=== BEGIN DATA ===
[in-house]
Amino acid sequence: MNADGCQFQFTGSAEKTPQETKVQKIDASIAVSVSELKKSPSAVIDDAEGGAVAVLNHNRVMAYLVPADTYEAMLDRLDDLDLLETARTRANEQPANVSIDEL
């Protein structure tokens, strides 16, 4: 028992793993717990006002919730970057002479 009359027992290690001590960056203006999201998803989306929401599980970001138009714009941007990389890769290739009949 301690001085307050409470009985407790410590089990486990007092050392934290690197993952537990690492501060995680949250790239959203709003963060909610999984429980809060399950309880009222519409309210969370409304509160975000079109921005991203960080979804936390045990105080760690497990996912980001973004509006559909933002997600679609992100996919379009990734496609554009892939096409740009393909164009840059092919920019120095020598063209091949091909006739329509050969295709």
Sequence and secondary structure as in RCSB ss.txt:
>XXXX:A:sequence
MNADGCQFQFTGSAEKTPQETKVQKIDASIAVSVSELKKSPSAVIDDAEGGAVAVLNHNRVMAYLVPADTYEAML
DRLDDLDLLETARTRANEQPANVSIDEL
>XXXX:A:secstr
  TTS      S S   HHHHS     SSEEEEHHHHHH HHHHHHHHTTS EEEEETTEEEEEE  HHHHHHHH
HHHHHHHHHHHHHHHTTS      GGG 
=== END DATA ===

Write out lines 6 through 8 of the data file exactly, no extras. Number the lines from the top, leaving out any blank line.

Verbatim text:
MNADGCQFQFTGSAEKTPQETKVQKIDASIAVSVSELKKSPSAVIDDAEGGAVAVLNHNRVMAYLVPADTYEAML
DRLDDLDLLETARTRANEQPANVSIDEL
>XXXX:A:secstr